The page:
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Tom Clark, W3IWI, A DGPS Tutorial

About DGPS - a Tutorial

Dr. Thomas A. Clark, W3IWI
clark@tomcat.gsfc.nasa.gov

Reprinted from Packet Status Register Summer 1997 - Issue #67


There were a number of questions asked about DGPS both on APRS-SIG and at Dayton. Let me try to answer most of them at once.

First, some comments on Selective Availability and DGPS. The main function of the GPS satellites is to serve as a clock, and the satellite derives all its signals from an onboard 10.23 MHz atomic frequency standard (Cesium, with Rubidium backup). The main GPS signals that you, as a user are concerned with are on the L1 L-band carrier at 1575.42 MHz (=154* 10.23). Each satellite transmits a spread-spectrum signal with a unique pseudo-random code (the PRN number you see for each satellite) 1023 bits long, sent at a rate of 1.023 megabits/second. Therefore each code bit represents a time mark every ~1 usec corresponding to a distance ~300 meters. The sequence repeats once per millisecond, corresponding to a distance of 300 km and is called the C/A (Coarse Acquisition) code.

Every 20th cycle (= 1/50th second) the C/A code may change phase and is used to encode a 50 bits/sec data message as well as serving as a 6000 km range marker (note that 6000 km is approximately one earth radius). The 50 bps data is used to encode a 1500 bit long message which contains (among other things):

  • The current GPS date/time and the GPS-UTC correction
  • High accuracy ephemeris information to locate the satellite
  • Information on the current offset and rate errors for the atomic clock
  • Low-accuracy "almanac" data on all the other GPS satellites
  • A crude estimate, based on solar flux, of ionospheric delay corrections
Your receiver makes a time "hack" on the code timing data for each of the GPS satellites in terms of its local (cheap) crystal oscillator clock and in its carrier phase tracking loop it measures the apparent frequency of each GPS satellite; these are usually called the pseudorange (PR) and pseudorange rate (PRR) (although the PRR is sometimes also called the apparent Doppler offset). The PRs are typically measured to a few percent of the 1.023 Mbps (~300 meter wavelength) C/A code -- i.e. at the 10 meter or better level. The PRRs are typically measured to a fraction of a Hertz (corresponding to the Doppler shift for a speed ~5 to 10 cm/sec = 0.1 to 0.2 miles/hr).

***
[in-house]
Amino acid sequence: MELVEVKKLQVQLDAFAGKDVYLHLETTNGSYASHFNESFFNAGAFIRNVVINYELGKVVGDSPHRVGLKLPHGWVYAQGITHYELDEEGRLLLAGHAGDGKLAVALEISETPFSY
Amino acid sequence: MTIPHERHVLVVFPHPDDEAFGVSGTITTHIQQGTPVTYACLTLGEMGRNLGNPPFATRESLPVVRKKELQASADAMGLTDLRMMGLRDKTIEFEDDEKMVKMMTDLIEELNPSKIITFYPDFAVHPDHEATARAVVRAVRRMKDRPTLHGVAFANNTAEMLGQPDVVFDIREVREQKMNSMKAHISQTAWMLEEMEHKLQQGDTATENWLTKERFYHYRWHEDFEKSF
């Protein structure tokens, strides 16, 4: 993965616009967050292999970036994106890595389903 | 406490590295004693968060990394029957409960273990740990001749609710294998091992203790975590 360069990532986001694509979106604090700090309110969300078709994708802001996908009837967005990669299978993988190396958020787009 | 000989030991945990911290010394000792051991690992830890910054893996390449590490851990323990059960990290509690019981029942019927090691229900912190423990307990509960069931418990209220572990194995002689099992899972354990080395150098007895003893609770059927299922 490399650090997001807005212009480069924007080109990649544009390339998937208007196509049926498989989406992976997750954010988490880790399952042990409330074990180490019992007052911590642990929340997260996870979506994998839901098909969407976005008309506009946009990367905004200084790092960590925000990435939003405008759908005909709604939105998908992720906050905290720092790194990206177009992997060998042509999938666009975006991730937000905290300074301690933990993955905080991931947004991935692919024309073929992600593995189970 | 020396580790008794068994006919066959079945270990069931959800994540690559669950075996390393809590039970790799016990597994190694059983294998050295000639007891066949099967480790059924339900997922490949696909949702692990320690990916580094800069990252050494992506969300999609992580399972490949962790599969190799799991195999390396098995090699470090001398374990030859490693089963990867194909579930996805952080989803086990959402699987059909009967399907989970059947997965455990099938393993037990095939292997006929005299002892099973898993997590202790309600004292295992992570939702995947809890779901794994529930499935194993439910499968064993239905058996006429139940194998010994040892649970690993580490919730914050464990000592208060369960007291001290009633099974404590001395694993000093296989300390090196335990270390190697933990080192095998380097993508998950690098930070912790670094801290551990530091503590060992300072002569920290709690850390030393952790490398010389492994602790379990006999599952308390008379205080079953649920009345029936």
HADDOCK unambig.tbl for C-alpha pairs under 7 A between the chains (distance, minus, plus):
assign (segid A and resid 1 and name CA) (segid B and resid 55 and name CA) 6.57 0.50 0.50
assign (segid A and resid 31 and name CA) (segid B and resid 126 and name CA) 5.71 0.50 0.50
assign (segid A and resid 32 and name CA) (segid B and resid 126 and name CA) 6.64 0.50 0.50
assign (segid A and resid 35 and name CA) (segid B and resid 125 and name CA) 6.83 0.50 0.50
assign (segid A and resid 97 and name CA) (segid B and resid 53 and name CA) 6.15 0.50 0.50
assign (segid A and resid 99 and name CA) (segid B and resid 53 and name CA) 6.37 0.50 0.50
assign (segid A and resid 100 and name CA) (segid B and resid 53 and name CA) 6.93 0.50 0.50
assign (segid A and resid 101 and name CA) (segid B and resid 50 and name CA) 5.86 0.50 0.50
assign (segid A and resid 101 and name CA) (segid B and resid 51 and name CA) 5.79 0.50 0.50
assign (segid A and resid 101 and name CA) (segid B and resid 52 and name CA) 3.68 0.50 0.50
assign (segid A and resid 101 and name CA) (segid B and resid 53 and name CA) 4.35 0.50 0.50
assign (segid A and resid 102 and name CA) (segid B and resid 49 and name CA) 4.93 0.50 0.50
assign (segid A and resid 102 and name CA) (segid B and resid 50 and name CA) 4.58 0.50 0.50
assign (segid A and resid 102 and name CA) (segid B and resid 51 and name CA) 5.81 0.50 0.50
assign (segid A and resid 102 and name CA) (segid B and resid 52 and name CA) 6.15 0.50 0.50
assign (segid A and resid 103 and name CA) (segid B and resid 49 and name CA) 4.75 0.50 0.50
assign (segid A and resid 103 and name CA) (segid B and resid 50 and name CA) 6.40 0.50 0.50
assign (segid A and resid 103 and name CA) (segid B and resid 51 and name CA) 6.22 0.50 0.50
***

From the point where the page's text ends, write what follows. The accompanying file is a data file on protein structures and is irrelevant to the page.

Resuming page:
Your receiver then applies all the geometric corrections (from the GPS ephemeris message) to account for the satellite's position and apparent velocity (including both the satellite's motion and the earth's rotation on its axis). By using the PRs and the geometric data from at least 4 satellites, we can determine our 3-D (Lat/Lon/Hgt) and the time error in our receiver's clock. Similarly 4 PRRs and the satellite clock time-base error data (again taken from the message data) can be used to find our 3-D vector velocity and the frequency error in our receiver's local oscillator. Because the geometry is not perfect, the uncertainty in determination of position and speed is poorer than the individual measurements. Your receiver produces parameters called PDOP (Position Dilution of Precision), HDOP (H=horizontal) and VDOP (V=vertical) as a measure of how the observing geometry is spoiling your measurements; a PDOP=2 means that the position is a factor ~2 worse than the accuracy of the individual PRs.

The measurements are never perfect for other reasons. The receiver has an intrinsic noise level, there are errors in the ephemeris data, the signal from the satellites is delayed as it passes through the earth's ionosphere and troposphere, etcetera. And the U.S. Dept. of Defense (DoD) has invoked the nasty effect called Selective Availability (SA).

The major SA effect comes from the fact that the satellites have a phase shifter (the electronic equivalent of a line stretcher) in the output of the 10.23 MHz atomic frequency standard, and the clock signal is dithered with a secret pseudo-random sequence. On long time scales, the SA dither averages to zero; we have experimentally measures SA's power spectrum and find that it is band-limited in the range from a few seconds to ~1/2 hour. The DoD "guarantees" that the rate of change of the SA modulation will be slower than ~1 mile/hour so that the speed you derive from the PRRs isn't too badly affected. And we have found that the SA modulation has no coherence between the different satellites in view.

The "secret" DoD user has special hardware that produces the clock corrections corresponding to the SA modulation. The "secret" user applies these to the observed PRs and PRRs before munching on the data to produce positions and Voila! the nasty effects of SA are removed. The small "secret" user still loses quality because of the other errors mentioned -- especially inaccuracies in the broadcast ephemeris and propagation errors imposed by the troposphere and the ionosphere.